Italy’s days as the last major Western European country not to afford same-sex couples legal recognition may soon be over next week.
According to The Local, the debate on Italy’s Civil Unions bill will begin on May 9th and end on the 12th with the final vote expected that Thursday.
The bill was approved in the Senate in February after fierce debates and a deluge of proposed amendments from conservative wings of Parliament. To overcome the flood of amendments, Prime Minister Matteo Renzi had to employ a confidence vote, a measure that gambles his entire coalition, to be able to pass to the next round. Had his motion failed, new parliamentary elections would have been called.
Though Renzi has more allies in the Chamber, the Prime Minister said that another confidence vote will be called.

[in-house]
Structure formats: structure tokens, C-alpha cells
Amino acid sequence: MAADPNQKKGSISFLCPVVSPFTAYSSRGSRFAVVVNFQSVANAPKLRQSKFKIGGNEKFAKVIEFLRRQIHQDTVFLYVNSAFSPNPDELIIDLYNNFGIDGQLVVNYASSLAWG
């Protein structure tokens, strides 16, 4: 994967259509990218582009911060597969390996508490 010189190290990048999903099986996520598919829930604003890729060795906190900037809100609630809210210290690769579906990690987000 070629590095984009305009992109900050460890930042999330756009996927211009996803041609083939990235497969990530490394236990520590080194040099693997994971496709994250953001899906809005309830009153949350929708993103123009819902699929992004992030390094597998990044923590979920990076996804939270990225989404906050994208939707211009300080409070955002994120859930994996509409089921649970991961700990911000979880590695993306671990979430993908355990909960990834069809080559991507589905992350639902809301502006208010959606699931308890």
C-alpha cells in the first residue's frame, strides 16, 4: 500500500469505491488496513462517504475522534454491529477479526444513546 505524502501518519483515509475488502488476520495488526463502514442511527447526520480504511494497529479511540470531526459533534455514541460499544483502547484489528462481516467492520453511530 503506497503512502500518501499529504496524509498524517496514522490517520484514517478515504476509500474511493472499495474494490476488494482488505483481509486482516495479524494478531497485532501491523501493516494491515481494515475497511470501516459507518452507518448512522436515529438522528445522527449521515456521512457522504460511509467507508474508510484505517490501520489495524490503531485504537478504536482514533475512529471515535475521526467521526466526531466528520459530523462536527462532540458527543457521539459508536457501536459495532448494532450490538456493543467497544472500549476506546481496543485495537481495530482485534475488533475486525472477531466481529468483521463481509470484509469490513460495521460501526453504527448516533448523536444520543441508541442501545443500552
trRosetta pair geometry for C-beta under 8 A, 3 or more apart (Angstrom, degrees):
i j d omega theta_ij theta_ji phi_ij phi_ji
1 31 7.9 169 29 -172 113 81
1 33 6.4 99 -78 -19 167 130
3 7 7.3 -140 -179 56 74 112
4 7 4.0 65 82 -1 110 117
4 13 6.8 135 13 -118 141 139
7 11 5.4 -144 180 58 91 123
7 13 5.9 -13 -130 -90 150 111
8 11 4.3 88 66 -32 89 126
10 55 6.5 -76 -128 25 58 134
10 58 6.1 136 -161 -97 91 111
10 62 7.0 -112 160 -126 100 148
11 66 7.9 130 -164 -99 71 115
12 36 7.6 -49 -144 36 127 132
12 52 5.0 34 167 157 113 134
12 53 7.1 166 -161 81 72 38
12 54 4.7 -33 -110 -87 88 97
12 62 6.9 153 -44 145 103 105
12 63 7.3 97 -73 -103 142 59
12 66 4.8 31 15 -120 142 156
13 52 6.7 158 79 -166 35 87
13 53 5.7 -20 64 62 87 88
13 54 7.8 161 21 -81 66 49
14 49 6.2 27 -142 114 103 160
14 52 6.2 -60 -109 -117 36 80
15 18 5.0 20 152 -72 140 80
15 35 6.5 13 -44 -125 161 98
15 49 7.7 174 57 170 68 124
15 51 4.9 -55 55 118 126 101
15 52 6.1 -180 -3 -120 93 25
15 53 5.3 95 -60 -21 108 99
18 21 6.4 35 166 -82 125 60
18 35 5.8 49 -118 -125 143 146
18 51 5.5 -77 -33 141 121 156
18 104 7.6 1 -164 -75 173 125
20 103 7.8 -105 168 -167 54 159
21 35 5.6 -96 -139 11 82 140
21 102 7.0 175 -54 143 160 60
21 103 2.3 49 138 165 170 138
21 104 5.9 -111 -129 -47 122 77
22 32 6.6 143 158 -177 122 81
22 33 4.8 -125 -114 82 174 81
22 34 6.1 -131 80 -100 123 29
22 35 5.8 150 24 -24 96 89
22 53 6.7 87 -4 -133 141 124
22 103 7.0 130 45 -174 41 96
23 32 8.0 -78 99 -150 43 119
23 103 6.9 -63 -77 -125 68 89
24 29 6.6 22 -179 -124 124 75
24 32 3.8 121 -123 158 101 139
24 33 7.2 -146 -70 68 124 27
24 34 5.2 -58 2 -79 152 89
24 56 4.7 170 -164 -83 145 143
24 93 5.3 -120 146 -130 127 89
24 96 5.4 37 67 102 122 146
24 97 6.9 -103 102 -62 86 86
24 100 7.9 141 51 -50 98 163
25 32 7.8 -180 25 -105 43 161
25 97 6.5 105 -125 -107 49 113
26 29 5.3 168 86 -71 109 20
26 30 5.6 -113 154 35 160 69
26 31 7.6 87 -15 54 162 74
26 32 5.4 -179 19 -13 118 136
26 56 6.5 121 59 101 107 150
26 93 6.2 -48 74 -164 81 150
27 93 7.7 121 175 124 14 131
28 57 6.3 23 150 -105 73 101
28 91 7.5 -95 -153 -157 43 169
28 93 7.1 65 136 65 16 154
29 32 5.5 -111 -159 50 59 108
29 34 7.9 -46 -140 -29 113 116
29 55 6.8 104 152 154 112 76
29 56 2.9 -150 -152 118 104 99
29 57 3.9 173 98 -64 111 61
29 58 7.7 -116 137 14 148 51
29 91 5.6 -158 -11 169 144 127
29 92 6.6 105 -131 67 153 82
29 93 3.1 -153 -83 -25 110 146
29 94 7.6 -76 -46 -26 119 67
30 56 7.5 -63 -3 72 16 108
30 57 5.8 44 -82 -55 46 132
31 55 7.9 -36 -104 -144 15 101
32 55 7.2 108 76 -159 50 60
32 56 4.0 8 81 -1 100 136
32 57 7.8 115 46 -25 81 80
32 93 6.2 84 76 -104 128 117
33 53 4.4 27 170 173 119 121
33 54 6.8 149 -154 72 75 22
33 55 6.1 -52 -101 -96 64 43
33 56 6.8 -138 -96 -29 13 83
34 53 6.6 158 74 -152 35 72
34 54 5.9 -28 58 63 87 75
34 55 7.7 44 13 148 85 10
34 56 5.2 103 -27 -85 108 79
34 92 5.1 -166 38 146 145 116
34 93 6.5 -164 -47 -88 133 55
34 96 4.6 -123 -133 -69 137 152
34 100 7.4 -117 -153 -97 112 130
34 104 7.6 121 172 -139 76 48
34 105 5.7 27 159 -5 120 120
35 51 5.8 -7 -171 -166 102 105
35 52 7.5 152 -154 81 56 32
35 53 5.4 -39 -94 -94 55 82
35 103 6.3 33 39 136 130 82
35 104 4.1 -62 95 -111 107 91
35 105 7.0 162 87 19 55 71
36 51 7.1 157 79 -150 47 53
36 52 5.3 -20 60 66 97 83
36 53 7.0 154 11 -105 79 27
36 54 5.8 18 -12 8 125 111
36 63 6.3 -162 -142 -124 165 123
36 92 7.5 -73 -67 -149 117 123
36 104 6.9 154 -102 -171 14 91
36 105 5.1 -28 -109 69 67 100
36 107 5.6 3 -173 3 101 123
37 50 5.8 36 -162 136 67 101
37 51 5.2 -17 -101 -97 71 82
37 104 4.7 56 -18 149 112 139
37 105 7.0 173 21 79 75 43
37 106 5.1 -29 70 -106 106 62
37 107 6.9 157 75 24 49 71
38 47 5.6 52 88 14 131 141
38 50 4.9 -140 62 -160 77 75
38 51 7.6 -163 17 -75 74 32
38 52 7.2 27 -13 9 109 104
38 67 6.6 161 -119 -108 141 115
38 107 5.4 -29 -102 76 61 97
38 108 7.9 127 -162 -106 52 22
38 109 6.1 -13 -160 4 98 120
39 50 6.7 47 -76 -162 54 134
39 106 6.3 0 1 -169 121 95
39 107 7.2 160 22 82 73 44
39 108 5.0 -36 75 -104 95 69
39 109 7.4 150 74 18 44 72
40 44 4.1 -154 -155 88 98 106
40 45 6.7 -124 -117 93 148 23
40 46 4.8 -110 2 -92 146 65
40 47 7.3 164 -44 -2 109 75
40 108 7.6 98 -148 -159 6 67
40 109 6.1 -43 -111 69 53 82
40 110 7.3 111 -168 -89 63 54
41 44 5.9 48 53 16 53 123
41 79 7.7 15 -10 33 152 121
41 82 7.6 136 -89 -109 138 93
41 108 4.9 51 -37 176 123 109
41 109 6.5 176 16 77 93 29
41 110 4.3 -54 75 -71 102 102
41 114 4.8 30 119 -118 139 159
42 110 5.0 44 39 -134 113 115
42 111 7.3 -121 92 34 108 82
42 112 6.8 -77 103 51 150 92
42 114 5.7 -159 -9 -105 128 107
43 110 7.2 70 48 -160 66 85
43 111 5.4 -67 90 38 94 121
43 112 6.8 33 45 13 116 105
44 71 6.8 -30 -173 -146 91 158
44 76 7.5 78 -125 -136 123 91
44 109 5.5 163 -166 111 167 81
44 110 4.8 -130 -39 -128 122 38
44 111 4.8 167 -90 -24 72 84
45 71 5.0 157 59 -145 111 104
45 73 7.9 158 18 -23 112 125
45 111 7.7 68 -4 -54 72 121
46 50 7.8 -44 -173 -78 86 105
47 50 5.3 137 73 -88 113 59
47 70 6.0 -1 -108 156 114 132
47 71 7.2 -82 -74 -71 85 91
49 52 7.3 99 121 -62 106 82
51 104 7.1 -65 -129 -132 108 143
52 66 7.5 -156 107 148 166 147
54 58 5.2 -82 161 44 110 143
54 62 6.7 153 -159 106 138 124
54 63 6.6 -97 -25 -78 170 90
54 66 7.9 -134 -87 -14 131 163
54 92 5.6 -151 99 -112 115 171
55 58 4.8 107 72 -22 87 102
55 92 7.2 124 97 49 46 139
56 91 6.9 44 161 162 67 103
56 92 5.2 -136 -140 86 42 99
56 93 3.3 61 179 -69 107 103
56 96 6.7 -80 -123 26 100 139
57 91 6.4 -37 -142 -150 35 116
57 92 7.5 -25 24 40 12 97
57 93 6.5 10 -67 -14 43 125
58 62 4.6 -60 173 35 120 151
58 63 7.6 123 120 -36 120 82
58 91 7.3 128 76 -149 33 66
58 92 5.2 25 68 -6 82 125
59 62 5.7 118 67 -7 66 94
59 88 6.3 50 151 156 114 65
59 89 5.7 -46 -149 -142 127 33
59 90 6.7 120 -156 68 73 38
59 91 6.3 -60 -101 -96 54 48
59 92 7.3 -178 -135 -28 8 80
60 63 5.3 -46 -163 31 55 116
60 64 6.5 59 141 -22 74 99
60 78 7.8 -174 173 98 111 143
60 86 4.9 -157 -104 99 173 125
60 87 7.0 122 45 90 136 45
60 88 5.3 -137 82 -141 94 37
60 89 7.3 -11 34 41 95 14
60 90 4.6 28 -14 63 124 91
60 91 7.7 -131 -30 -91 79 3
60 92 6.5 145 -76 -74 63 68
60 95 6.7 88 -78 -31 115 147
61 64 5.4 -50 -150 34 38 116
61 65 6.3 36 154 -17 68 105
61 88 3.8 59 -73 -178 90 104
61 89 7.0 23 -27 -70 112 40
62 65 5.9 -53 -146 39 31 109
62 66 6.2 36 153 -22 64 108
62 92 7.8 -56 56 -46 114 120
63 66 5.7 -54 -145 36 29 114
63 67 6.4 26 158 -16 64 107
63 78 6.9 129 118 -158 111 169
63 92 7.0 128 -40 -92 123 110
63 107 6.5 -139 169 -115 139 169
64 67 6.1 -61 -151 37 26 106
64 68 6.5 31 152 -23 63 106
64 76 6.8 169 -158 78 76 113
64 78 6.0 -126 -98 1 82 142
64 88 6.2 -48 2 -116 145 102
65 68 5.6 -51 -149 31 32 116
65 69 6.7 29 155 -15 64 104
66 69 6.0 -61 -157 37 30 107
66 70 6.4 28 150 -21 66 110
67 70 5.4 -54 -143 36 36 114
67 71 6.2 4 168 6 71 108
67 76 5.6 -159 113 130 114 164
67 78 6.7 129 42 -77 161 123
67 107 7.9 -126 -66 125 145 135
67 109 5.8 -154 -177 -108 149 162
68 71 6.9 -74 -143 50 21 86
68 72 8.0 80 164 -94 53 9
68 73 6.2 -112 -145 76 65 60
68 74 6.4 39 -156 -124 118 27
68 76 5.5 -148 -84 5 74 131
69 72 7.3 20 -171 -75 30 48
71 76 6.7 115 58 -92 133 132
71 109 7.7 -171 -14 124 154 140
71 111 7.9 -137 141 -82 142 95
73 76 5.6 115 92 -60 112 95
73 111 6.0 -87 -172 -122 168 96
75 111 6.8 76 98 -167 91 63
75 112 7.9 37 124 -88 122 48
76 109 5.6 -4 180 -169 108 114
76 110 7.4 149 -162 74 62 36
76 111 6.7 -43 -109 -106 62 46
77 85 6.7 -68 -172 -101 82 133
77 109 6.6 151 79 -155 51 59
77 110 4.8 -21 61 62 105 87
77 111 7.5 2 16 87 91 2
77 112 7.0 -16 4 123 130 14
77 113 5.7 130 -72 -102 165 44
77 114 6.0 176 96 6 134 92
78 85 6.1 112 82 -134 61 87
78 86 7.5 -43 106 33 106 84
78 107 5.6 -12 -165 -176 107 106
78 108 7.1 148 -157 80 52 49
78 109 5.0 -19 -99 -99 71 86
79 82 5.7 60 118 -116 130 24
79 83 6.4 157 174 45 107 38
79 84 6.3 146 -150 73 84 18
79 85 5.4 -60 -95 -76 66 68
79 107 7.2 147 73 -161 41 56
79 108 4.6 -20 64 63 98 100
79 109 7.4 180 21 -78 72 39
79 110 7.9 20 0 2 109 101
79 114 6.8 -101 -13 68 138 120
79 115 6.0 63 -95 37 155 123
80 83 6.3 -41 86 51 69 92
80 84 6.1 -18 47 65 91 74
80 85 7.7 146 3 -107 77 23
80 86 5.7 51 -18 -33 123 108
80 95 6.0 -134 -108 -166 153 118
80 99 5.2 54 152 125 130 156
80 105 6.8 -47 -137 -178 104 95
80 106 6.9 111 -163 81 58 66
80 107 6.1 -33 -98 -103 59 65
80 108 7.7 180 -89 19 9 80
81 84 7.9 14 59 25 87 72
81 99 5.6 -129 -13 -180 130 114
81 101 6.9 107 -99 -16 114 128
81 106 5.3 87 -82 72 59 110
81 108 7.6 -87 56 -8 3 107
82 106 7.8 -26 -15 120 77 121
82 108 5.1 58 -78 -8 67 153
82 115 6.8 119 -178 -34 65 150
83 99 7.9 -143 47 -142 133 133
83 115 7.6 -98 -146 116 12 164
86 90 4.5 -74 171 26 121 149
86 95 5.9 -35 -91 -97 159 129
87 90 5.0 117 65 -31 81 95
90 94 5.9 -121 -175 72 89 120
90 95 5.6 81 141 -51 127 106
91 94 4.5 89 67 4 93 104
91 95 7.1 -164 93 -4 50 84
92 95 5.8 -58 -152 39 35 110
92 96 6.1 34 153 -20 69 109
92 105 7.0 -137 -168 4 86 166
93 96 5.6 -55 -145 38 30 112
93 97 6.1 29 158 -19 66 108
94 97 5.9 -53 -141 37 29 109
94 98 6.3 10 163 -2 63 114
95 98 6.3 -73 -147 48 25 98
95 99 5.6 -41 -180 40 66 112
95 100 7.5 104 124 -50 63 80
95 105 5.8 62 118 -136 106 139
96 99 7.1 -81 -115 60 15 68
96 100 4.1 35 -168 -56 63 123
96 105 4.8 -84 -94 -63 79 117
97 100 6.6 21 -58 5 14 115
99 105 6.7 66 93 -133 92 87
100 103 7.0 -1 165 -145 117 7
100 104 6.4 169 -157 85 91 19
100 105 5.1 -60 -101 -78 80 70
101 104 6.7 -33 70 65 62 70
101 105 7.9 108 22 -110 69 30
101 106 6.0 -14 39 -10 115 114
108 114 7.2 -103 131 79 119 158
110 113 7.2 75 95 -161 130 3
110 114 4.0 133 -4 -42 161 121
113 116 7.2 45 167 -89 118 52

Stepchild adoption, the right of a person to adopt their partner’s child, was dropped to assure the bill’s passage and replaced with a clause that would respect a court’s decision to have the stepparents recognized if they won a case.
LGBT rights groups are unhappy with the current bill’s lack of stepchild adoption rights, but several MPs have revealed that a separate bill is in the works.
If the Civil Unions bill is approved as is in the Chamber of Deputies, it will be sent to the President for his signature.